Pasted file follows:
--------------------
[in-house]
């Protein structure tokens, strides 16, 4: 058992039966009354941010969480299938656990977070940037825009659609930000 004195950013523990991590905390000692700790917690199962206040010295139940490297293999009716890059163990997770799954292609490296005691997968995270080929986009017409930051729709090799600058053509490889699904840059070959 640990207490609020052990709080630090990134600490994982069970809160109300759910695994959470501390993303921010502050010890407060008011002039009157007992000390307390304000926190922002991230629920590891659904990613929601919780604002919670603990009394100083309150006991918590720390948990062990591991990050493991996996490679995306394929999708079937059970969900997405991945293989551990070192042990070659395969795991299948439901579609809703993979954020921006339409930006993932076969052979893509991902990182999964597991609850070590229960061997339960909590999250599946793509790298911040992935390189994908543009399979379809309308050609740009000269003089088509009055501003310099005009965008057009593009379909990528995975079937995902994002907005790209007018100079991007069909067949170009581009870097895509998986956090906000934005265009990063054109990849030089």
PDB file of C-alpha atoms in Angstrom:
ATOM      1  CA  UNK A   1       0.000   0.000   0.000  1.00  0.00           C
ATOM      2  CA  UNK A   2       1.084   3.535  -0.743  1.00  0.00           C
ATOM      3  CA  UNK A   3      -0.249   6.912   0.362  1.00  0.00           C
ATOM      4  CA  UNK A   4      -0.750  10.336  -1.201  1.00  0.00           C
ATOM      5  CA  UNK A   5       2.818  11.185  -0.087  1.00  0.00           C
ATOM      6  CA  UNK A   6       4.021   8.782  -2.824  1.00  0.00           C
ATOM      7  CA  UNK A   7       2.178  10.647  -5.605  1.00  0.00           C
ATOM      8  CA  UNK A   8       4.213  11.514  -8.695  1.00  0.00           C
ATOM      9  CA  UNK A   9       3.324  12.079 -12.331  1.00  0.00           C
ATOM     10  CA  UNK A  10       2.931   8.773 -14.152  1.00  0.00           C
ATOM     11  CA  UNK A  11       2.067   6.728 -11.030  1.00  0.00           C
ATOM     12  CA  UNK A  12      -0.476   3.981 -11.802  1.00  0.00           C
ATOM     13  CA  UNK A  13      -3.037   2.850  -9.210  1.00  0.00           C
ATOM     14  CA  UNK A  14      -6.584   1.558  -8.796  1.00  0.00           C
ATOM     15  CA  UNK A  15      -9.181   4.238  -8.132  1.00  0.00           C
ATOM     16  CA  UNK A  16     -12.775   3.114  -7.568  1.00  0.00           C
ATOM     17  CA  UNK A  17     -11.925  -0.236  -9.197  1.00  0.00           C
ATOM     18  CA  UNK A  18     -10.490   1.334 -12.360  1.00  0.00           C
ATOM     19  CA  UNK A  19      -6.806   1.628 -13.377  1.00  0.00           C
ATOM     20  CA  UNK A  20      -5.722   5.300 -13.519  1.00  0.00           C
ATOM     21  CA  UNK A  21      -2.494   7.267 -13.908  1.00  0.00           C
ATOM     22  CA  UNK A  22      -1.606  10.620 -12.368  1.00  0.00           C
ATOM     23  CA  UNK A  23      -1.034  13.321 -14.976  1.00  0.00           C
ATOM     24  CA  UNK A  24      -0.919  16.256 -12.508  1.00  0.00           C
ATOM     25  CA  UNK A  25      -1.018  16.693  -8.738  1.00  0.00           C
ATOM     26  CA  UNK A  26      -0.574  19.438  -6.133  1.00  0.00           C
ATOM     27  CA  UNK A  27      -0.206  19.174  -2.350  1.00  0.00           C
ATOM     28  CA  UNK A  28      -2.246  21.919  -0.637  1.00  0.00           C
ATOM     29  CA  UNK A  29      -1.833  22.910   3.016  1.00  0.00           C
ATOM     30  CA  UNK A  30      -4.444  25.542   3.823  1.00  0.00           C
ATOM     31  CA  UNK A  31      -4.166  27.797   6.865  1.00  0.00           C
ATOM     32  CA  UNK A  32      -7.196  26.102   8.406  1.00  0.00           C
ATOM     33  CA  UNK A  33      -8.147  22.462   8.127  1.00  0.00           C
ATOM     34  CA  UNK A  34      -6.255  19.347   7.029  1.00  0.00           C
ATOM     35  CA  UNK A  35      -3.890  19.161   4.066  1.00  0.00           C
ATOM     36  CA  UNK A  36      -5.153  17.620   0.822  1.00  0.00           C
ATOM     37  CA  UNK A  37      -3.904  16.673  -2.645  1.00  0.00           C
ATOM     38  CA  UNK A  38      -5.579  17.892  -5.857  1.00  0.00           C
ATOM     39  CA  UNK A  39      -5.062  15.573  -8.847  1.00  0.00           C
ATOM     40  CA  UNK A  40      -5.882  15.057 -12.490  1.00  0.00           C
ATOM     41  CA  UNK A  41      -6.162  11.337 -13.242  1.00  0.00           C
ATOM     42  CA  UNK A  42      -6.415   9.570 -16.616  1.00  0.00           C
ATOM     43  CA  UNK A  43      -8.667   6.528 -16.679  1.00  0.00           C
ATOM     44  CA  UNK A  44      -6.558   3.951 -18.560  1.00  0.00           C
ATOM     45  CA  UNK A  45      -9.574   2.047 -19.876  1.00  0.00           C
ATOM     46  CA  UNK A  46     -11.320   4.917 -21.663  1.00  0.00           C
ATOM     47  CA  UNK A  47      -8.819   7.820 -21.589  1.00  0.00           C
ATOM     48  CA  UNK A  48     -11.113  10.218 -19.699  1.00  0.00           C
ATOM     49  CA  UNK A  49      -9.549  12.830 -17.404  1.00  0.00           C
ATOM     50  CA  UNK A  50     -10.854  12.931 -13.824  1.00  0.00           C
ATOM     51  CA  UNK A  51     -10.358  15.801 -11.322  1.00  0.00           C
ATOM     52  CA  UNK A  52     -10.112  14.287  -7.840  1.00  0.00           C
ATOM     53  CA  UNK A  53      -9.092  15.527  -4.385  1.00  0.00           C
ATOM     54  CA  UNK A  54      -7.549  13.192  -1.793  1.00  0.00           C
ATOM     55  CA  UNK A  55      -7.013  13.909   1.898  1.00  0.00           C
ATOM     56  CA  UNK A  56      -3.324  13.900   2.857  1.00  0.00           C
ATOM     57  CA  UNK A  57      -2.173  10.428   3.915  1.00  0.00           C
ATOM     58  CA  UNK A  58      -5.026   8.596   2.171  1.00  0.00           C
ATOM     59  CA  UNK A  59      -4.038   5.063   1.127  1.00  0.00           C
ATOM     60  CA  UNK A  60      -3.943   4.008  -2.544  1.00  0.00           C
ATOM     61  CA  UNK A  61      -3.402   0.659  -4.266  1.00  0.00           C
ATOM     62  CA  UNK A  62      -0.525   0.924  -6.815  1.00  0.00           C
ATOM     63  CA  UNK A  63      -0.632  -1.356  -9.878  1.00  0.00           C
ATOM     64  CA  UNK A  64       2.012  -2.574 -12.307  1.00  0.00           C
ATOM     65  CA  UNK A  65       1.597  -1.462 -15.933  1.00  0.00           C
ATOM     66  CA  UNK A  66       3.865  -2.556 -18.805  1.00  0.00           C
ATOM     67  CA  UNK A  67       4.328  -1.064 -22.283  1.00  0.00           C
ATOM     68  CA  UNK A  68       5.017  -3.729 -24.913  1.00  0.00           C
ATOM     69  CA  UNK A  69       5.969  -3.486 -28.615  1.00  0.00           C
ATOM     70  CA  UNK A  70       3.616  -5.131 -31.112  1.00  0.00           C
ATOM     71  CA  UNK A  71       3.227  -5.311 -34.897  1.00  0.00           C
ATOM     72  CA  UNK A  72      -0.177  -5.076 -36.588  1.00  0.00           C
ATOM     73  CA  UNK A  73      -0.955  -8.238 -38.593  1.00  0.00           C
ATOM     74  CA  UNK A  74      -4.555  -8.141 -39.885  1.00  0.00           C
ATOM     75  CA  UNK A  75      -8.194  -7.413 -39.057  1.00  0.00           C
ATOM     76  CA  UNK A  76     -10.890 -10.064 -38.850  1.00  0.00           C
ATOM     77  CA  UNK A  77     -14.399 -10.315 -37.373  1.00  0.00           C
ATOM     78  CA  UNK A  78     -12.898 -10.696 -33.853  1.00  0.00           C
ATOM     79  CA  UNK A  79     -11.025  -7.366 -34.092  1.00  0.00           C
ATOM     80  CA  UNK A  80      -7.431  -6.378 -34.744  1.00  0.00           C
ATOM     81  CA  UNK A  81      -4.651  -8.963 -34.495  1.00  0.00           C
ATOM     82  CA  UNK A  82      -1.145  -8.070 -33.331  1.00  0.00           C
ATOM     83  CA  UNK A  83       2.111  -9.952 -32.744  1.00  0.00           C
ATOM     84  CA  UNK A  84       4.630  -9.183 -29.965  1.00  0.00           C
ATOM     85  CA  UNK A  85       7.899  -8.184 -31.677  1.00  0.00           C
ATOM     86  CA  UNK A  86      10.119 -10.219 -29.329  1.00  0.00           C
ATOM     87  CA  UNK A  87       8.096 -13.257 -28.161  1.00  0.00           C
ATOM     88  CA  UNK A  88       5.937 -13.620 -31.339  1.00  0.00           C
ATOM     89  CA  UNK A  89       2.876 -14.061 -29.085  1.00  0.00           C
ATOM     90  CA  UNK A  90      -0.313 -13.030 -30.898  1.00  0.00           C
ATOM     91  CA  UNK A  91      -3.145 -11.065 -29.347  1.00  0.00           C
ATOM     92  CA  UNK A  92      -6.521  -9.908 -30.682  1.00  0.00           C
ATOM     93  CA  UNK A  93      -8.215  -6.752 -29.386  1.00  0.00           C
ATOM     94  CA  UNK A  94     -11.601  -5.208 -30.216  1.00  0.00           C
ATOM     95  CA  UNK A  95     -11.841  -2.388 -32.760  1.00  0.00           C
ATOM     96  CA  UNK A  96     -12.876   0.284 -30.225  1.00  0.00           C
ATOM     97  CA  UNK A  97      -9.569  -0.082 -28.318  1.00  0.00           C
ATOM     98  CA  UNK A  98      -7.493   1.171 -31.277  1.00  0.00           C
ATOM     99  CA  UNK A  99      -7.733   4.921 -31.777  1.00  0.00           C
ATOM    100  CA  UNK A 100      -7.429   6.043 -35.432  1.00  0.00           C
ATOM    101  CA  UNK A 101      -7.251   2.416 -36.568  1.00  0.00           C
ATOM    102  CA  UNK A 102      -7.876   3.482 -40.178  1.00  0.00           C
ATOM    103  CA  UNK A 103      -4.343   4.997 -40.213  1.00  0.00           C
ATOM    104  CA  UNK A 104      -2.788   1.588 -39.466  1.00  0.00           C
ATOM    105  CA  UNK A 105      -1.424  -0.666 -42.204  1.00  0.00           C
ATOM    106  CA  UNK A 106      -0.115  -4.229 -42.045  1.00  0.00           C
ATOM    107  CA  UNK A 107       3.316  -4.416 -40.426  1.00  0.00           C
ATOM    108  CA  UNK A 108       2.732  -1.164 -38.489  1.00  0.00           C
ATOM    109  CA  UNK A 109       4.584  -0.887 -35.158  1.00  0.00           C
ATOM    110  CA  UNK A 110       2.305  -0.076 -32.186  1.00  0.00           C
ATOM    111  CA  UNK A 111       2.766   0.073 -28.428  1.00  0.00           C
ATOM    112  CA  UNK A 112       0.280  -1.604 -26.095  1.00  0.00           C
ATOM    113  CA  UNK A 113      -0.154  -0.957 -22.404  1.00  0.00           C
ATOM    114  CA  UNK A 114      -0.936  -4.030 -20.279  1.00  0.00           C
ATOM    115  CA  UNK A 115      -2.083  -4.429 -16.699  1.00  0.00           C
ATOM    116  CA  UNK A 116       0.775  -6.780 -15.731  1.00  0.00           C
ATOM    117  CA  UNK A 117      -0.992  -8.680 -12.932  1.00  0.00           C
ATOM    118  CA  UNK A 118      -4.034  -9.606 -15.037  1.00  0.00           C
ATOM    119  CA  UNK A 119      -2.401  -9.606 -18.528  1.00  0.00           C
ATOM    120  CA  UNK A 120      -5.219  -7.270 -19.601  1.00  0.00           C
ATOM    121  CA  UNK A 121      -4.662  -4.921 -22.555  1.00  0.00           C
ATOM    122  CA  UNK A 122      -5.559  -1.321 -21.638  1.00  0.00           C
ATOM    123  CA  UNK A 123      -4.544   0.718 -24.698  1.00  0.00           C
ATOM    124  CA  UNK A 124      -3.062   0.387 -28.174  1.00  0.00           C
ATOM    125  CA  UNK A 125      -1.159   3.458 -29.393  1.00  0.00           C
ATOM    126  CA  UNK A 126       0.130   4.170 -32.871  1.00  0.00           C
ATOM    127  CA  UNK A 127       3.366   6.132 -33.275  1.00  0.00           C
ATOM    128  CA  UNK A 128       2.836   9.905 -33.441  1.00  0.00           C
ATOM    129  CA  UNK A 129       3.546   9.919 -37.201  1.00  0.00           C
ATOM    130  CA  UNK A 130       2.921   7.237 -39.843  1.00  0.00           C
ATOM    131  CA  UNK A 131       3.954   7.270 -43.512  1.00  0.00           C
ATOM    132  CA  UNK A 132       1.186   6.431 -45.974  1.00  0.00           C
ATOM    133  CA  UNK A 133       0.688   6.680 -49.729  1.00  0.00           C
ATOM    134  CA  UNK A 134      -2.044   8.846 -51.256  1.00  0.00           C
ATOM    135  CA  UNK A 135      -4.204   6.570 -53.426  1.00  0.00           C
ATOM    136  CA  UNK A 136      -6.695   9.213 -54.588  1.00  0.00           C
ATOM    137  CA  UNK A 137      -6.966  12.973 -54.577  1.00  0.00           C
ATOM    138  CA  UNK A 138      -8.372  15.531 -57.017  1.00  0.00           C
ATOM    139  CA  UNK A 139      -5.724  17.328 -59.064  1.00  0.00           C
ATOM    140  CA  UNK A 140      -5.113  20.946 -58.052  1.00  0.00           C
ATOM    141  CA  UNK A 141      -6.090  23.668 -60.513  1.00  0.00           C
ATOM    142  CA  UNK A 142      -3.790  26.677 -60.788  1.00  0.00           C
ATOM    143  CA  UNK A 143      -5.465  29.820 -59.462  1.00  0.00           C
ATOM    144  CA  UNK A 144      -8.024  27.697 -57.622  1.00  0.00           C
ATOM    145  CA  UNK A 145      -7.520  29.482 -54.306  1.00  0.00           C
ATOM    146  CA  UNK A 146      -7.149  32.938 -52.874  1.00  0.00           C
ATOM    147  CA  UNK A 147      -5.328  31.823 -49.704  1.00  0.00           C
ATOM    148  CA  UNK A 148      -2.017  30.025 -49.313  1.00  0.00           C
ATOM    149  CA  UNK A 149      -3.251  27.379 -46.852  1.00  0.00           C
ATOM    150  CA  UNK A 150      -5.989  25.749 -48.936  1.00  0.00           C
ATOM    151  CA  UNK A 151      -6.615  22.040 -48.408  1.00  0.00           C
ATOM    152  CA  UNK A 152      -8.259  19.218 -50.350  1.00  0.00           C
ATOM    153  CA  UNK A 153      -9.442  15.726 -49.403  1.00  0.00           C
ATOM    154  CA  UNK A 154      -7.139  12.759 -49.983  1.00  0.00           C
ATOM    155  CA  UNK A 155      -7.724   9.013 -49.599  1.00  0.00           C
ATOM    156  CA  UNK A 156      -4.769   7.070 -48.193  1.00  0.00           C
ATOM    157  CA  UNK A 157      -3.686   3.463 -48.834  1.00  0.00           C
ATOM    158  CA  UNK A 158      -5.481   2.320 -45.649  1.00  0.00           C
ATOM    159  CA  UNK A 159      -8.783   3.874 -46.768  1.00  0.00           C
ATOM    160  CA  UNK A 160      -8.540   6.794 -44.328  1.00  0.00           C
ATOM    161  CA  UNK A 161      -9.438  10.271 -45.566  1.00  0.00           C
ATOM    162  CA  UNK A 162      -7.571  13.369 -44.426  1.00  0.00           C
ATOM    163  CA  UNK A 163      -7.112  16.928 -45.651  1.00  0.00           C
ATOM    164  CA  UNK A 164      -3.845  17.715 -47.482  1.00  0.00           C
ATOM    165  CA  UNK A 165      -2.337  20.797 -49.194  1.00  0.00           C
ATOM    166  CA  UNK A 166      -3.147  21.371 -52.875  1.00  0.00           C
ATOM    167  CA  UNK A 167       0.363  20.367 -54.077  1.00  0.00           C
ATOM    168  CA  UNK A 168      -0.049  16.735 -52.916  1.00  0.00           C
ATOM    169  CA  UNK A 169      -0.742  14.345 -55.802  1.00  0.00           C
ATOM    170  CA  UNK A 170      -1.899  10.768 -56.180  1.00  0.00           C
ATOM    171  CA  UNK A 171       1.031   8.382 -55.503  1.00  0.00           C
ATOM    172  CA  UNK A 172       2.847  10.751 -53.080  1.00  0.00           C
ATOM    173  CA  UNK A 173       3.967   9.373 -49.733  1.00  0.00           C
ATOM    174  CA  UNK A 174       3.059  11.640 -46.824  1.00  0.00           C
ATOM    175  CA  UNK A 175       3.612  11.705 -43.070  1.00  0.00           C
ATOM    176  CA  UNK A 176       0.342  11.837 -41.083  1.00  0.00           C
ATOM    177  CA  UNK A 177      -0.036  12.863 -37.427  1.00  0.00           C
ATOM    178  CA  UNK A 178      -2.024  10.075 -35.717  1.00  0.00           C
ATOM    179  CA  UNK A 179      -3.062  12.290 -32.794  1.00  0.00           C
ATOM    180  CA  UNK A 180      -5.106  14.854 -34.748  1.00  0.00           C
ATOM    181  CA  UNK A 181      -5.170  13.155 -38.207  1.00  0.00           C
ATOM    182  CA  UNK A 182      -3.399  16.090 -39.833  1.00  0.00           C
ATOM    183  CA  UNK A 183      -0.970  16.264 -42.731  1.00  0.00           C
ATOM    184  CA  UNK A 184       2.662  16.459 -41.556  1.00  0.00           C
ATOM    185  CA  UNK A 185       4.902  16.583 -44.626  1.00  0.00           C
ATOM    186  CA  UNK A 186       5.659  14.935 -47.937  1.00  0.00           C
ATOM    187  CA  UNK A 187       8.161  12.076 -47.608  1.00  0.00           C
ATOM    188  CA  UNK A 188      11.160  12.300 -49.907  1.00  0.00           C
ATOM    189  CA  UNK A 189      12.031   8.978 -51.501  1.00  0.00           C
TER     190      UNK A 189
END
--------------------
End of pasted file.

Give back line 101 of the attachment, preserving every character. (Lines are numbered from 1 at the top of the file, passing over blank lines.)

ATOM     98  CA  UNK A  98      -7.493   1.171 -31.277  1.00  0.00           C